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Colon or semicolon when because is omitted from a sentence e.g.,

I am sorry I disturbed you (;) (:) (because) it looked like you were having a lot of fun there.

Because explains and clarifies a preceding clause so would it be correct to use a colon preceding the explanatory clause if because is omitted?

Alternatively, because can be replaced by for, which is a coordinating conjunction and would correctly be punctuated with a semicolon.

I am sorry I disturbed you, for it looked like you were having a lot of fun there.

I am sorry I disturbed you; it looked like you were having a lot of fun there.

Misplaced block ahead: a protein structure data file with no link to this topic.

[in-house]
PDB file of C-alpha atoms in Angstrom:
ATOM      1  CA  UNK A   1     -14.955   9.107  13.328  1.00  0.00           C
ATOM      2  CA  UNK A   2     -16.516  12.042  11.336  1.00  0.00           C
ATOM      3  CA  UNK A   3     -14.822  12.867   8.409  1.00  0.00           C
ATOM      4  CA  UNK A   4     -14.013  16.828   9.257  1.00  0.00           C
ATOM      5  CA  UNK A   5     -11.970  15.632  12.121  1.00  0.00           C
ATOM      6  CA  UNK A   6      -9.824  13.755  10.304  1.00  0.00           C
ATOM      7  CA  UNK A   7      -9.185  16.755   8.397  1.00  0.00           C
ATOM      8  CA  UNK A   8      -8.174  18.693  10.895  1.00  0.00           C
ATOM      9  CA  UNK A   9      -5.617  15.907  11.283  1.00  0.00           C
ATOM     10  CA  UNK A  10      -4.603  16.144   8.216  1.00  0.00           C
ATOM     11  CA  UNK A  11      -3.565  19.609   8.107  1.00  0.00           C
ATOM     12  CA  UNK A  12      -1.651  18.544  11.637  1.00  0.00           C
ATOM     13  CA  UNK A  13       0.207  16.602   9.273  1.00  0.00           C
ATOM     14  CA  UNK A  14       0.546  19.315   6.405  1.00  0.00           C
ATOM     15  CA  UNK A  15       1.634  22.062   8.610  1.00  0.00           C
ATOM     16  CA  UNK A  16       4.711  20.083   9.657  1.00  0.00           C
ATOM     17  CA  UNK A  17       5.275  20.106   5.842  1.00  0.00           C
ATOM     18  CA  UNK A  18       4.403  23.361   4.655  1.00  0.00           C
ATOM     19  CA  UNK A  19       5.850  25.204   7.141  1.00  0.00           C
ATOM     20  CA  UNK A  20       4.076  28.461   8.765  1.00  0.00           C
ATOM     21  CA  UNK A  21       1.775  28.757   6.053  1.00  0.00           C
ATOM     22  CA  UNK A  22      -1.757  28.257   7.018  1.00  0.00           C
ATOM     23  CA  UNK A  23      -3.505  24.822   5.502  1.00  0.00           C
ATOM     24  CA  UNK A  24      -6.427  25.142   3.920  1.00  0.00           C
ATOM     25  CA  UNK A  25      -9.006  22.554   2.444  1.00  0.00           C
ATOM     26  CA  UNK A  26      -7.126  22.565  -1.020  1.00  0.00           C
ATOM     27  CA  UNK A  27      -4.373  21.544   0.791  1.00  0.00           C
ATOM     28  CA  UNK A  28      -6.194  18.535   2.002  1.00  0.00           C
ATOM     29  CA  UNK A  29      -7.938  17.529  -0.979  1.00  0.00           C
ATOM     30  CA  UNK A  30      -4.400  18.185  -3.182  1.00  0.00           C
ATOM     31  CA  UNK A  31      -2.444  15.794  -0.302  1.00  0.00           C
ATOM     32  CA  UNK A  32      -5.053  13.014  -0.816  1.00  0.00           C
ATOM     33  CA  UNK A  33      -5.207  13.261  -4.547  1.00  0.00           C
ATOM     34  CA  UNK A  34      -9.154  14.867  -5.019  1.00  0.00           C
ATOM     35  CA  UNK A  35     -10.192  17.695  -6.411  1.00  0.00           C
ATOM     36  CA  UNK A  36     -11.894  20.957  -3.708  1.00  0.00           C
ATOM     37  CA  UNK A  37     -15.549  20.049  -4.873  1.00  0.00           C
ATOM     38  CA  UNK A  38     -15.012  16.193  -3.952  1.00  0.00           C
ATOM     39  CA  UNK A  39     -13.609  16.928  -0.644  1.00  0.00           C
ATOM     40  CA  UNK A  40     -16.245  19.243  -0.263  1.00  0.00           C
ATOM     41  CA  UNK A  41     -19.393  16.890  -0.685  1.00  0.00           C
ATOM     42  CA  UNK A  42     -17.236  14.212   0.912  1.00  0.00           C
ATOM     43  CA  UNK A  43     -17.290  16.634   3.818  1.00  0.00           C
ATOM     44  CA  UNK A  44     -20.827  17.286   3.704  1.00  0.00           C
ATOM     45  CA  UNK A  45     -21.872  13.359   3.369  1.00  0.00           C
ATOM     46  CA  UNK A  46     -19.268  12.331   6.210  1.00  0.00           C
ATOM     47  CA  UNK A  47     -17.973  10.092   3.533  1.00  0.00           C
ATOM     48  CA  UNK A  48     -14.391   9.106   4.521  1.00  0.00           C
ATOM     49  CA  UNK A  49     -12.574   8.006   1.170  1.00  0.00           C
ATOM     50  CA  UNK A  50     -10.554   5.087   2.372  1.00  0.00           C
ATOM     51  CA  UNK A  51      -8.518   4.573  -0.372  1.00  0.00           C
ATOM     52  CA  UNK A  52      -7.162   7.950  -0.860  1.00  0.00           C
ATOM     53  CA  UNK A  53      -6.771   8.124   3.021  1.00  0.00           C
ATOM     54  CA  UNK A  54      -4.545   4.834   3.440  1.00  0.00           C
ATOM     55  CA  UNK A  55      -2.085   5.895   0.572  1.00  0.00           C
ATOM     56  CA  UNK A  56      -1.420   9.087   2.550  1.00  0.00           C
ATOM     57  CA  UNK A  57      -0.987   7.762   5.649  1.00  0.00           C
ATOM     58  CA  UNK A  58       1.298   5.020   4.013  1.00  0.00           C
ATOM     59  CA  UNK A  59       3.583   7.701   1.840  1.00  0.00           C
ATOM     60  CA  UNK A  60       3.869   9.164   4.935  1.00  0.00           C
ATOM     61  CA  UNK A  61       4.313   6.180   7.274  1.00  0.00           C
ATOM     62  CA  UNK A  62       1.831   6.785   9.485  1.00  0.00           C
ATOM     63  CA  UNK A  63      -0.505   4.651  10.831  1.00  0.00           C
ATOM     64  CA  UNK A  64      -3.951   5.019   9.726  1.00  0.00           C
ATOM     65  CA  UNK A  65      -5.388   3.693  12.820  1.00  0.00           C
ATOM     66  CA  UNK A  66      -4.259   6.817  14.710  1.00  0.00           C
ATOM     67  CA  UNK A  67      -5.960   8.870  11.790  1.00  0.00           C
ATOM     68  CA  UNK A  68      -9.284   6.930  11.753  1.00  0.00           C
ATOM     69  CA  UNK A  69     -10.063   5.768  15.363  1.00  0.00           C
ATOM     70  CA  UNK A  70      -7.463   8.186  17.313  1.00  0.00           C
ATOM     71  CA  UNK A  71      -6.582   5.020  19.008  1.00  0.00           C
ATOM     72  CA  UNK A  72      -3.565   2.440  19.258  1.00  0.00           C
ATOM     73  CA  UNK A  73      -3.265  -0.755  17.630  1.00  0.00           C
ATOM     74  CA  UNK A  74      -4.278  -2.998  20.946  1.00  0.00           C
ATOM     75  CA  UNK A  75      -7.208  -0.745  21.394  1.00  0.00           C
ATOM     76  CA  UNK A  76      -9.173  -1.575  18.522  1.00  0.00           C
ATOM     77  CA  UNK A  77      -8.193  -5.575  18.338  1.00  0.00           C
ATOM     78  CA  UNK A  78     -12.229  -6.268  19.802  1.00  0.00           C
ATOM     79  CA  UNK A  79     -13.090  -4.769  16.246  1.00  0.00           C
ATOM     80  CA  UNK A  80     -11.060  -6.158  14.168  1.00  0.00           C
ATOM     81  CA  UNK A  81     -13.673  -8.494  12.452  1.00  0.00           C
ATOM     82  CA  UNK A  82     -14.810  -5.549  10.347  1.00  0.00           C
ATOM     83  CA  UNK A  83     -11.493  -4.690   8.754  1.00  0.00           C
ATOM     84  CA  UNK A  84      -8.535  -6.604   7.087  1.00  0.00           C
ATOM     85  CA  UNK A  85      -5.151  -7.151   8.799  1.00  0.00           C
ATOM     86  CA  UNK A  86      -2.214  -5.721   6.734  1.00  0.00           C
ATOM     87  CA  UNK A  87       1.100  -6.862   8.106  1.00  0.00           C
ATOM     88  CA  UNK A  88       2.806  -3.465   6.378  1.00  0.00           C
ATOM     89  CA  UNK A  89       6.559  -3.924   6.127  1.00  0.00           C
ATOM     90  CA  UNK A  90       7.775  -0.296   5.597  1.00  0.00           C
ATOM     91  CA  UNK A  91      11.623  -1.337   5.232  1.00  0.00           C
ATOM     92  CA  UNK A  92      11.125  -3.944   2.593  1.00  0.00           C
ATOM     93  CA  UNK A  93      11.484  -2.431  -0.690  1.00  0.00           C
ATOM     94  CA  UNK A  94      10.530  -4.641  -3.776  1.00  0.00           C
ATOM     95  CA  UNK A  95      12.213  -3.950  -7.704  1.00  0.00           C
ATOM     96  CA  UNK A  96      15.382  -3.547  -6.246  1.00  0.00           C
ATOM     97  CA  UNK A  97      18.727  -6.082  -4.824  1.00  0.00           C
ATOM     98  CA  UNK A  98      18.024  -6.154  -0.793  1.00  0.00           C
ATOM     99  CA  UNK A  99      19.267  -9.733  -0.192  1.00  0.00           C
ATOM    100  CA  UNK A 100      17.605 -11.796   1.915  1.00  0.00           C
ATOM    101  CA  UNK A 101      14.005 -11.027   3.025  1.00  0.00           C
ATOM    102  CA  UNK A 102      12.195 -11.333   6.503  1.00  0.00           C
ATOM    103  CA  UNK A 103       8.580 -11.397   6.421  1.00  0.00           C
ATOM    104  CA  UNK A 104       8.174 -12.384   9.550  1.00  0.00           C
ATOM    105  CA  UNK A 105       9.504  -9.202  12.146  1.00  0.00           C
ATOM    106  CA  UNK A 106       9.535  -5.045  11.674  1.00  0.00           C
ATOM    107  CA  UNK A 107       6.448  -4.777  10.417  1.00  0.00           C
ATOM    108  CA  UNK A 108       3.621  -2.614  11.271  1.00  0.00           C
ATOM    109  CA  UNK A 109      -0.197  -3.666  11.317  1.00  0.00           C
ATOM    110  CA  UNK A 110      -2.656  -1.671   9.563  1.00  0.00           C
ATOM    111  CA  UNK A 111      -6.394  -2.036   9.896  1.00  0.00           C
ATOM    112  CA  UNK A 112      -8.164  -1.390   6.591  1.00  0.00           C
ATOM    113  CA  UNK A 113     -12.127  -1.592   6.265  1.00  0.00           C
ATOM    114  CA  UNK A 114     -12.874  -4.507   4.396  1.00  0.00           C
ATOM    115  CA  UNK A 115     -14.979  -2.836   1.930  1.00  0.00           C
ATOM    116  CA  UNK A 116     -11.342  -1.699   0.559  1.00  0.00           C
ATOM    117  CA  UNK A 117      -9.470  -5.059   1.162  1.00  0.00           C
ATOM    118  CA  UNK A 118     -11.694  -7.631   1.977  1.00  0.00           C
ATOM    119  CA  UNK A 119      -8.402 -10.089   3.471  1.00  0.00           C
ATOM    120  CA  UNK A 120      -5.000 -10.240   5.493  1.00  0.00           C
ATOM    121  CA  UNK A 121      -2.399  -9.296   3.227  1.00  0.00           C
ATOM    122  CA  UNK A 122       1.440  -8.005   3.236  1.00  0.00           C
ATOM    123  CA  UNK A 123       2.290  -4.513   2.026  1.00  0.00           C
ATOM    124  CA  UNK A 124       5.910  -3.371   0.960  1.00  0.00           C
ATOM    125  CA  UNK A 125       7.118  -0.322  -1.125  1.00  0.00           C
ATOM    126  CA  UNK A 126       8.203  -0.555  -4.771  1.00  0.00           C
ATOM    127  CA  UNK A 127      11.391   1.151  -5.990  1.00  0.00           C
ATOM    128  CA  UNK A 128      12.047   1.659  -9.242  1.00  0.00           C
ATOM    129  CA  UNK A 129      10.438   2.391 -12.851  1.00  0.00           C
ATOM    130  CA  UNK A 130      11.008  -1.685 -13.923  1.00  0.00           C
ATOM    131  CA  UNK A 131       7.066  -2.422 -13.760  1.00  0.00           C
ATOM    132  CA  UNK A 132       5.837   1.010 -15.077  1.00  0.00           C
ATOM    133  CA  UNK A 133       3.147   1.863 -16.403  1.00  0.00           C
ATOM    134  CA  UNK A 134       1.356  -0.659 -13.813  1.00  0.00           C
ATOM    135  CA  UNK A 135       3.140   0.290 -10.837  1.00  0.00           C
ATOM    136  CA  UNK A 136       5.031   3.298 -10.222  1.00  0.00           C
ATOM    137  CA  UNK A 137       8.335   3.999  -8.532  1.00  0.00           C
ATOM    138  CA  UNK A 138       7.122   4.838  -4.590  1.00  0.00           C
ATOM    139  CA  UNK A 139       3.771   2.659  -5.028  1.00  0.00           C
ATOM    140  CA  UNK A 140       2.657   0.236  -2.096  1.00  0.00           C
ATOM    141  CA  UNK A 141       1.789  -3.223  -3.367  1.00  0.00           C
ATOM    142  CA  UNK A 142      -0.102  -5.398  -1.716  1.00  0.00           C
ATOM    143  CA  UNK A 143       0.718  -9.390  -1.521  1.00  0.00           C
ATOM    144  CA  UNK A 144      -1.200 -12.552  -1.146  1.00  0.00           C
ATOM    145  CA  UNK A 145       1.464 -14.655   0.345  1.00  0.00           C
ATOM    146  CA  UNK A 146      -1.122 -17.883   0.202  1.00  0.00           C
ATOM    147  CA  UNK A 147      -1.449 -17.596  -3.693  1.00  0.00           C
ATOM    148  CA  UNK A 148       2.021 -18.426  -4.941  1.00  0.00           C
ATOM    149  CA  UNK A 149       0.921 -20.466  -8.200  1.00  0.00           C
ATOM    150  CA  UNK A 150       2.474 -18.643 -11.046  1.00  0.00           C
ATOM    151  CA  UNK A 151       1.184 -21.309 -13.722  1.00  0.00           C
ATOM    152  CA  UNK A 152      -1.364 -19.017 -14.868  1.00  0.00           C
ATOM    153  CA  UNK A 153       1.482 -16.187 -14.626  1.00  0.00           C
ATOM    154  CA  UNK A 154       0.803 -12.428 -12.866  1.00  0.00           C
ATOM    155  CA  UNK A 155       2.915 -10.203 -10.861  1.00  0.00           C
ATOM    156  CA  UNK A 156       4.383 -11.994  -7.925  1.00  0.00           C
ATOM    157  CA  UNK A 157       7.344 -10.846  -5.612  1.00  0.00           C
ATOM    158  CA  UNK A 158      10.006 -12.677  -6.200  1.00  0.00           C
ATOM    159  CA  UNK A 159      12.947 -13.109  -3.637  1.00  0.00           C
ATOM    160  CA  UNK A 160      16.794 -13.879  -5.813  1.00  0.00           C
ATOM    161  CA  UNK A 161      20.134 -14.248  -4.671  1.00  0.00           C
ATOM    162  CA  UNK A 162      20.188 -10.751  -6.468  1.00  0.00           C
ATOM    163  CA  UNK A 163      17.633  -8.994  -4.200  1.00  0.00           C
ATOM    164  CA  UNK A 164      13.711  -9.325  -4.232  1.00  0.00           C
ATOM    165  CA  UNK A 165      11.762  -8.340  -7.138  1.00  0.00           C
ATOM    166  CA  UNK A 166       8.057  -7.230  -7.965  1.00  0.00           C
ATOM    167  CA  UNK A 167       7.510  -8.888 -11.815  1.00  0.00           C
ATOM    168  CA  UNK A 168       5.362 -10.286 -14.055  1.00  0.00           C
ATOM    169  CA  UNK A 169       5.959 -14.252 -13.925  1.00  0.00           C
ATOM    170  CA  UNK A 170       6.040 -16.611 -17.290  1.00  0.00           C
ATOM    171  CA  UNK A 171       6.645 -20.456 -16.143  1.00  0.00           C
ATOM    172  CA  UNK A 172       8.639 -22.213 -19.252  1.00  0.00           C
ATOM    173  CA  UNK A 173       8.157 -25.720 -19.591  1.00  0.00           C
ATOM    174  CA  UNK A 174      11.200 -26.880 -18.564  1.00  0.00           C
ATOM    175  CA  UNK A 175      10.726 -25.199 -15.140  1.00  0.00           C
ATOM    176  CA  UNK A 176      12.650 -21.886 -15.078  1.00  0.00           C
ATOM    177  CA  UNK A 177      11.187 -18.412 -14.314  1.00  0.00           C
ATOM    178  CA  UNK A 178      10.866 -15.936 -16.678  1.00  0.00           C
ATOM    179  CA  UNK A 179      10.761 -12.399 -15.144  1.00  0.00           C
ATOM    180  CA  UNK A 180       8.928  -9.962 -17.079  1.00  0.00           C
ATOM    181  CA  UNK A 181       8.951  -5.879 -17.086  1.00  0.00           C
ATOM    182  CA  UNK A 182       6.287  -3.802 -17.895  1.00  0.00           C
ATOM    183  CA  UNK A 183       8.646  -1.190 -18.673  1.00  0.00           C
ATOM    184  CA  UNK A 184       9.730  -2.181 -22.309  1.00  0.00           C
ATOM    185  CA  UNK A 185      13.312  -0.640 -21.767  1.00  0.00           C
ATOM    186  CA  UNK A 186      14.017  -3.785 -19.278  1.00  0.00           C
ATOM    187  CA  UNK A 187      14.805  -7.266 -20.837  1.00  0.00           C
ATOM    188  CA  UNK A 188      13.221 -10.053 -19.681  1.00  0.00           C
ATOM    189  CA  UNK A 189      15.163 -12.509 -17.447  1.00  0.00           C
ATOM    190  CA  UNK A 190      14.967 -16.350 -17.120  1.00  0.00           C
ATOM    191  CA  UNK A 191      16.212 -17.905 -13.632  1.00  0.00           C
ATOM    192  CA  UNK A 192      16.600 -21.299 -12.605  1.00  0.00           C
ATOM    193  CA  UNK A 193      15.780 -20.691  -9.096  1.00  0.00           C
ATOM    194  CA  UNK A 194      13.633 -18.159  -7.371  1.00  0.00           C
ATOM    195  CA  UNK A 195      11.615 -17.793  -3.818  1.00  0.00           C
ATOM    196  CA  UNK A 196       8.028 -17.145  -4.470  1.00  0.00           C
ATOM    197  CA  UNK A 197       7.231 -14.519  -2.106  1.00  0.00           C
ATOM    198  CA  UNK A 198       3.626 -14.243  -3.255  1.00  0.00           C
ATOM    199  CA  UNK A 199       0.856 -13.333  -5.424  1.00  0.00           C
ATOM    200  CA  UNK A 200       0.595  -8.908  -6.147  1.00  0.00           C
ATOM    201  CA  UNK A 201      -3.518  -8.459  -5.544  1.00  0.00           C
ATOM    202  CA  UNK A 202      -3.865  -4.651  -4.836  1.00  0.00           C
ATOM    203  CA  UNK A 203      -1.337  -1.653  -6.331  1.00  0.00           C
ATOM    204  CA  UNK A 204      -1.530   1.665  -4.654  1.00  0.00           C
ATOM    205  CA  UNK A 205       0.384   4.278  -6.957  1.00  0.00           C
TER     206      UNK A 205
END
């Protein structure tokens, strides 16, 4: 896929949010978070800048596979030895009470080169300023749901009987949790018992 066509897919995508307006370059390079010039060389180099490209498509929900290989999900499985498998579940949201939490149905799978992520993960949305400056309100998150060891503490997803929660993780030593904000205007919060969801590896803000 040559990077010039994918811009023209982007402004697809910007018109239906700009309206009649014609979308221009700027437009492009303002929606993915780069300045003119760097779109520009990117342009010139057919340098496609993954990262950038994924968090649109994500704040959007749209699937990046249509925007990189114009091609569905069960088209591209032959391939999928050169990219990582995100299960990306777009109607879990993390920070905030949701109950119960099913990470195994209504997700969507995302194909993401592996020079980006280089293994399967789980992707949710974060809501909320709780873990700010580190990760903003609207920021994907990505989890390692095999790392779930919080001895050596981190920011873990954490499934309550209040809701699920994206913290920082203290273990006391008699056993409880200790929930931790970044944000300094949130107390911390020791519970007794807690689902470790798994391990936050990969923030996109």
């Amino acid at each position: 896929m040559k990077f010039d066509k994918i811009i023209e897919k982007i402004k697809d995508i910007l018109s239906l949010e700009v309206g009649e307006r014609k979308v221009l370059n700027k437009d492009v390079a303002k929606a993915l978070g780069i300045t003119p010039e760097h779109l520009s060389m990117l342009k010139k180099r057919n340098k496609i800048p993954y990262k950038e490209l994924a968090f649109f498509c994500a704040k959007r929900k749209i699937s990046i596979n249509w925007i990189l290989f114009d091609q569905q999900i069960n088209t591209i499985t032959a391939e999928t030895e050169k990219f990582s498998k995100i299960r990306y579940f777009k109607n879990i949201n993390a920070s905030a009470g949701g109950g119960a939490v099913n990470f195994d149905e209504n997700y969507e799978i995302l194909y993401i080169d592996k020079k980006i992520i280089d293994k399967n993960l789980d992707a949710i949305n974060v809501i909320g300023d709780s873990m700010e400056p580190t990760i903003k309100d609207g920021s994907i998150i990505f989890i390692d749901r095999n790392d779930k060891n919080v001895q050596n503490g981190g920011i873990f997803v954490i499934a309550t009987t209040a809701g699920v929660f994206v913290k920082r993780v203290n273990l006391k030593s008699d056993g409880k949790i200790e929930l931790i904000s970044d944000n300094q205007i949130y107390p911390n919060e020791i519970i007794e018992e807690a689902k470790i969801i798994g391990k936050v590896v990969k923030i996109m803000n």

For is of course reasonably archaic but is useful sometimes for grammatical clarity.

And if anyone wants to comment on the that omission and comma replacement, I'd be very happy.

I am sorry (that)(,) I disturbed you because it looked like you were having a lot of fun there.

2

There's a lot here.

Okay...

For your first question, a semicolon is best fitting. Using a colon makes for a much more rigid construction and wholly levies blame onto yourself for the change in the recipient's mood. The semicolon allows a looser connection between the decline in the mood of the recipient and the actions you took to (potentially) induce unhappiness. A colon forges a very solid link between two clauses.

You can't use a comma in your last sentence. That would create a comma splice as there are two main clauses either side of it. A semicolon would work here. You can omit "that" because we often cut out words that add no meaning to a sentence. "That" merely serves as a conjunction which sets up a clause that expresses some reason [for you being sorry].

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